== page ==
History and Philosophy of Physics


Time: an Emergent Property of Matter

Authors: Dirk J. Pons, Arion D. Pons, Aiden J. Pons

A non-local hidden-variable (NLHV) design called the Cordus conjecture is applied to address the ontological question: What is time? This NLHV theory, which has been successfully applied to other phenomena, includes a specific design for the internal structure of particules and their externalised discrete fields. In this specific area it provides a novel multi-level concept for time, and proposes candidate solutions to the problem of what time is and how its arrow arises. According to this theory, time at the fundamental level consists of the frequency oscillations of matter particules, and thus time is locally generated and a property of matter. At the next level up, that of the assembly of matter particles via bonds and fields, the interconnectedness creates a patchwork of temporal cause-and-effect, and hence a coarser time. A phenomenon that occurs in one volume is communicated via photons, or massy particules, or fields, to other matter around it. Thus time is also universal and relative. According to this Cordus theory, entropy, classical mechanics, and our perception of time all arise at the boundary between coherence and decoherence, and the theory explains how. The arrow is applied to time where irreversibility arises, i.e. at the assembly level rather than the fundamental level. Time at the macroscopic level is therefore a series of delayed irreversible interactions (temporal ratchets) between sub-microscopic domains of matter, not a dimension that can be traversed in both directions. The theory extends to time at the level of organic life. It explains how the human-perception of time arises at the cognitive level, and why we perceive time as universal. This theory suggests that time is all of particle-based vs. spacetime, relative vs. absolute, local vs. universal, depending on the level of assembly being considered. However it is also none of those things individually. This paper shows that questions about time can be answered at the next deeper level of physics, and gives an example of what that physics might look like and its implications for time.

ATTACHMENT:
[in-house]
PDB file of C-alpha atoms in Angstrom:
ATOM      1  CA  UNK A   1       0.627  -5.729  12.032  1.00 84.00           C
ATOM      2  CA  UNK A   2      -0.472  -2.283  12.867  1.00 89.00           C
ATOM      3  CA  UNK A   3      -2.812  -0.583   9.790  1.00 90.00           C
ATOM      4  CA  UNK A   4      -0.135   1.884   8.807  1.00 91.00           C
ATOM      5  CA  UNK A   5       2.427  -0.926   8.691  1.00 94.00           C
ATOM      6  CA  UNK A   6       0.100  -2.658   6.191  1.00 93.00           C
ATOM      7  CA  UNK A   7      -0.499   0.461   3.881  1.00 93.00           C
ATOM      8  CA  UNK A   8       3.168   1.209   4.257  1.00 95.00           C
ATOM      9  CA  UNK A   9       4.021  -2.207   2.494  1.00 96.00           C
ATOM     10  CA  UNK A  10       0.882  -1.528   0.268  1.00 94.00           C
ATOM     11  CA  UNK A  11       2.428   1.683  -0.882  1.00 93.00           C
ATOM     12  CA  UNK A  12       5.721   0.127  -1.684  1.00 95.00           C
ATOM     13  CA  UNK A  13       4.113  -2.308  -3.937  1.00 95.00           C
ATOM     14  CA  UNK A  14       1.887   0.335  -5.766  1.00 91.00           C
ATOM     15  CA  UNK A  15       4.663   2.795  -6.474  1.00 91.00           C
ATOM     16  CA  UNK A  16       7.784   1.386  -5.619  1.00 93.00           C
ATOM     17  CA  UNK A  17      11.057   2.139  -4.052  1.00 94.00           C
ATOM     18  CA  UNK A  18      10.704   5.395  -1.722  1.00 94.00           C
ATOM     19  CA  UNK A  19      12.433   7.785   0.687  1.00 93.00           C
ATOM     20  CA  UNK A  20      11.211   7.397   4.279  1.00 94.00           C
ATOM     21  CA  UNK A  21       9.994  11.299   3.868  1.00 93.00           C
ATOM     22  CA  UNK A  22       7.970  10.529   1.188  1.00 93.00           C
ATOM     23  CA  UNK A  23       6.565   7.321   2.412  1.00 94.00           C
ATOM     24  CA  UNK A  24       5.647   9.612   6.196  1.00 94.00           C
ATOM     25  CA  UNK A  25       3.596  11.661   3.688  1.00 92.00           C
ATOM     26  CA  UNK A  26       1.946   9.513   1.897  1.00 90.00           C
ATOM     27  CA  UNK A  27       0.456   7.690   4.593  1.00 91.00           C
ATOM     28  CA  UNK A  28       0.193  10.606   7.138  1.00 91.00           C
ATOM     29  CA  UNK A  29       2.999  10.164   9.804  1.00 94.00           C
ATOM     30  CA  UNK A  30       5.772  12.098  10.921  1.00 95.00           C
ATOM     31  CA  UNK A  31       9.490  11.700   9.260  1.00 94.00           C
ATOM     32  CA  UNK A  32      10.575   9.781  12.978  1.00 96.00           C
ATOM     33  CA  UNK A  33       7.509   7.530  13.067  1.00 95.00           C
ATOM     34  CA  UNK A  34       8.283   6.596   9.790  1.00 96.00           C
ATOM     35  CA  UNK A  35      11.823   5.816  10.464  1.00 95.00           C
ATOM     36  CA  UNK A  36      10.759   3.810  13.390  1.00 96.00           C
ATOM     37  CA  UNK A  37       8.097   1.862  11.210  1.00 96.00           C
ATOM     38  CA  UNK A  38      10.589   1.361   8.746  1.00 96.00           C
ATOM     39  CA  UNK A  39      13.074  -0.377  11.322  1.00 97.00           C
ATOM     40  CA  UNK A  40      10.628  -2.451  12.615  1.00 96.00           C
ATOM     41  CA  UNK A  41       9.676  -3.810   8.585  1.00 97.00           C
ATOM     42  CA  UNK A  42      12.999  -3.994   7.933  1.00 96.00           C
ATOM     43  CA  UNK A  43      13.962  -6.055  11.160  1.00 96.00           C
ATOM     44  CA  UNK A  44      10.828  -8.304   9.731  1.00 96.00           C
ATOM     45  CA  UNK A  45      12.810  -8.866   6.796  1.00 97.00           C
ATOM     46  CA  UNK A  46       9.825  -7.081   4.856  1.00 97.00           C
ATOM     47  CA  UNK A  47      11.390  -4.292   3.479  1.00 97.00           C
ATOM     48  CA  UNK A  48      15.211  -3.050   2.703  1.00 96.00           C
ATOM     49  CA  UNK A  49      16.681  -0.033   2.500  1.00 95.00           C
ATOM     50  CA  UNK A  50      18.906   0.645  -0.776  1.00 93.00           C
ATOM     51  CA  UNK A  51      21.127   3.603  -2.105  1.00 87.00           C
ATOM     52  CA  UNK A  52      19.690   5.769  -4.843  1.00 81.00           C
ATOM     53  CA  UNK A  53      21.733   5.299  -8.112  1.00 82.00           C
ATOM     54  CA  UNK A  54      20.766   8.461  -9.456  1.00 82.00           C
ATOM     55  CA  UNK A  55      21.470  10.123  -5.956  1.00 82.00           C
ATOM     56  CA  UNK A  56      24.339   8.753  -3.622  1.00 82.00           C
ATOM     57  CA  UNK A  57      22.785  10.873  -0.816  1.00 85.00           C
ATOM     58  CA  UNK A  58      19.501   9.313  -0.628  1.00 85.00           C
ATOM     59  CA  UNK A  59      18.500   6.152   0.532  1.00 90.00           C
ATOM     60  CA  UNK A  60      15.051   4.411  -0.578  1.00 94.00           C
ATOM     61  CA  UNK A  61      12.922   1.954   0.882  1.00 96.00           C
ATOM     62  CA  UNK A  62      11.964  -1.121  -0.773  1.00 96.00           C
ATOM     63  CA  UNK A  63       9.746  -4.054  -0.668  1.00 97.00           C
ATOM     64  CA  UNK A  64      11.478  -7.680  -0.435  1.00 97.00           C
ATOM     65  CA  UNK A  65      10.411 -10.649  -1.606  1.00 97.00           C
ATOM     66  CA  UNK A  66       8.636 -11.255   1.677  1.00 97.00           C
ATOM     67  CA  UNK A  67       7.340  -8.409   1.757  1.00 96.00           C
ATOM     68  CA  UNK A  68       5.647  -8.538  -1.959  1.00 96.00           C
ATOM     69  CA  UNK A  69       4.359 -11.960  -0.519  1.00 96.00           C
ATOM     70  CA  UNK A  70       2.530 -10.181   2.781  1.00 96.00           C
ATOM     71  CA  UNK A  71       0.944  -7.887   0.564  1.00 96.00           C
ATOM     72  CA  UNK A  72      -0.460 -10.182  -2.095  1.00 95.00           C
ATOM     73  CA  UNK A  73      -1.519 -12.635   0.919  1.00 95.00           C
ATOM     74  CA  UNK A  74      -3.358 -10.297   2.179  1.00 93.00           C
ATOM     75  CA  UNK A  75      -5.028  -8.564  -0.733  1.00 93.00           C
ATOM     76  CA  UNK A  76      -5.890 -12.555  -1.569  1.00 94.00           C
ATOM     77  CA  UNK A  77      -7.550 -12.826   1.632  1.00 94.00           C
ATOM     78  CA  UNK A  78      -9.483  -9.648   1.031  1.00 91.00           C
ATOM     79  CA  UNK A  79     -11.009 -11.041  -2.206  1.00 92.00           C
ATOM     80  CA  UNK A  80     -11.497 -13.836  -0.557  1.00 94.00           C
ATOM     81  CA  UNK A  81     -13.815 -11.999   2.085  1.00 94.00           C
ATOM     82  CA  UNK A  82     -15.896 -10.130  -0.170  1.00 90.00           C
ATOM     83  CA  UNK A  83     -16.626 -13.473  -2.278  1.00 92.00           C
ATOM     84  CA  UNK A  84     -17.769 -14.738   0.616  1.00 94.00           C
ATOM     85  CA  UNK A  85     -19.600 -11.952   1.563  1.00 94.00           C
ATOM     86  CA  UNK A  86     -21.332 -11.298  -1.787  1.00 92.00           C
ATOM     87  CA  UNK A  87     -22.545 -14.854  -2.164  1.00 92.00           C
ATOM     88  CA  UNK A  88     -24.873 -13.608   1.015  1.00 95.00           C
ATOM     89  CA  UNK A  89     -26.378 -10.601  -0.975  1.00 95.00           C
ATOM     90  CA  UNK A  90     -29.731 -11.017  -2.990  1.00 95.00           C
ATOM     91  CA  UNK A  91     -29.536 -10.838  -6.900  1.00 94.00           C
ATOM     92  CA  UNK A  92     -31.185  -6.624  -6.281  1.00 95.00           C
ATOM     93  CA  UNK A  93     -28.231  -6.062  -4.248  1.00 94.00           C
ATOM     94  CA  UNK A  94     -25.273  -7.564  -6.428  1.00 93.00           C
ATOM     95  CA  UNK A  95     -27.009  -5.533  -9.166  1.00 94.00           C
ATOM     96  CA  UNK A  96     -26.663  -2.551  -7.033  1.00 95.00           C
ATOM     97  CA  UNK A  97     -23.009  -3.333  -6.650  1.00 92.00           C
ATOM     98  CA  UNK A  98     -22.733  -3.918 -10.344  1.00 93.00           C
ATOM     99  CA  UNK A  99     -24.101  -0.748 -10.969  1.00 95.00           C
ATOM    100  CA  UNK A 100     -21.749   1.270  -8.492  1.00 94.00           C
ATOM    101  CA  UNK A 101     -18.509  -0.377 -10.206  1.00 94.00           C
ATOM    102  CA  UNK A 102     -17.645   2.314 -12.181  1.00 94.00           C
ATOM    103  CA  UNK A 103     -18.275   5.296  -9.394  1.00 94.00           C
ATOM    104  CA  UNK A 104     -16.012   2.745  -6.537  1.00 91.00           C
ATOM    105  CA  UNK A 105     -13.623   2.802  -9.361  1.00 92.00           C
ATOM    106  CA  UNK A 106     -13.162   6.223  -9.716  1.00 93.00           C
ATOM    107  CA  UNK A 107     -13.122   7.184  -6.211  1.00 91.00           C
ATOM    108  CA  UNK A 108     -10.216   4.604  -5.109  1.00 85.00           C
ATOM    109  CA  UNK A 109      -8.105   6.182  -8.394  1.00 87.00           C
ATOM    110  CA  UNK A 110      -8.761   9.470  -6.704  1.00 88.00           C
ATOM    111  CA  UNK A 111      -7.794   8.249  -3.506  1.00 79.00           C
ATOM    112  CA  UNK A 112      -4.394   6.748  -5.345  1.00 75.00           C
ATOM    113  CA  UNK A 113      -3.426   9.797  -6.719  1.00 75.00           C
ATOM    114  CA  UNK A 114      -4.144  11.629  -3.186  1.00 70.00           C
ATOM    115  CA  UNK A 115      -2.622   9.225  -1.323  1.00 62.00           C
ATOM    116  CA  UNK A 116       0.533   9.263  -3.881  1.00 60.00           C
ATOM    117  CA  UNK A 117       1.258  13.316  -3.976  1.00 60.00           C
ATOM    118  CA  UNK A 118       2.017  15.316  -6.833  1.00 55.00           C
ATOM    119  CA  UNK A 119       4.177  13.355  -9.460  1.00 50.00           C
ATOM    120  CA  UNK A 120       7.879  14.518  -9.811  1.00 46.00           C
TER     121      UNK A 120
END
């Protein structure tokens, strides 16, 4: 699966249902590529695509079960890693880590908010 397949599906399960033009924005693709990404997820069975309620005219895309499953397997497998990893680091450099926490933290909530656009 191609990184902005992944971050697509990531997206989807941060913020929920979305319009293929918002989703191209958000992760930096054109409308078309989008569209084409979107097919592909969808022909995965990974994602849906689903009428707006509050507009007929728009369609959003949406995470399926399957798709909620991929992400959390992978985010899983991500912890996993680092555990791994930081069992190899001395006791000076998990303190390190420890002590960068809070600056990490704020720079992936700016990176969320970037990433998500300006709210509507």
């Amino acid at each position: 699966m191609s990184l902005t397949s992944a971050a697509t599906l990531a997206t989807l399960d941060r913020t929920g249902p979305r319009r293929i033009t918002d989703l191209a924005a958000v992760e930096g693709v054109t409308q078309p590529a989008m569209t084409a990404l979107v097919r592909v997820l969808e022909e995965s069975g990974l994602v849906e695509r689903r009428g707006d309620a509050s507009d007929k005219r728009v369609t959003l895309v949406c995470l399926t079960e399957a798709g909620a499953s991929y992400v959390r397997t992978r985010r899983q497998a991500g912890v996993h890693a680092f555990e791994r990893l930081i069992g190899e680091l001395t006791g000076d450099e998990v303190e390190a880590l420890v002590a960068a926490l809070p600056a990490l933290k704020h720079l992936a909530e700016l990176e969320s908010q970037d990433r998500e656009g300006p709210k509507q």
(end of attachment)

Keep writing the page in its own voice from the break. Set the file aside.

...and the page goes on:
Comments: Pages. Published as: Pons, D.J., A. Pons, D., and A. Pons, J. (2013) Time: An emergent property of matter. Applied Physics Research 5, 23-47 DOI: http://dx.doi.org/10.5539/apr.v5n6p23

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[v1] 2013-01-13 21:58:35
[v2] 2013-06-14 03:11:05

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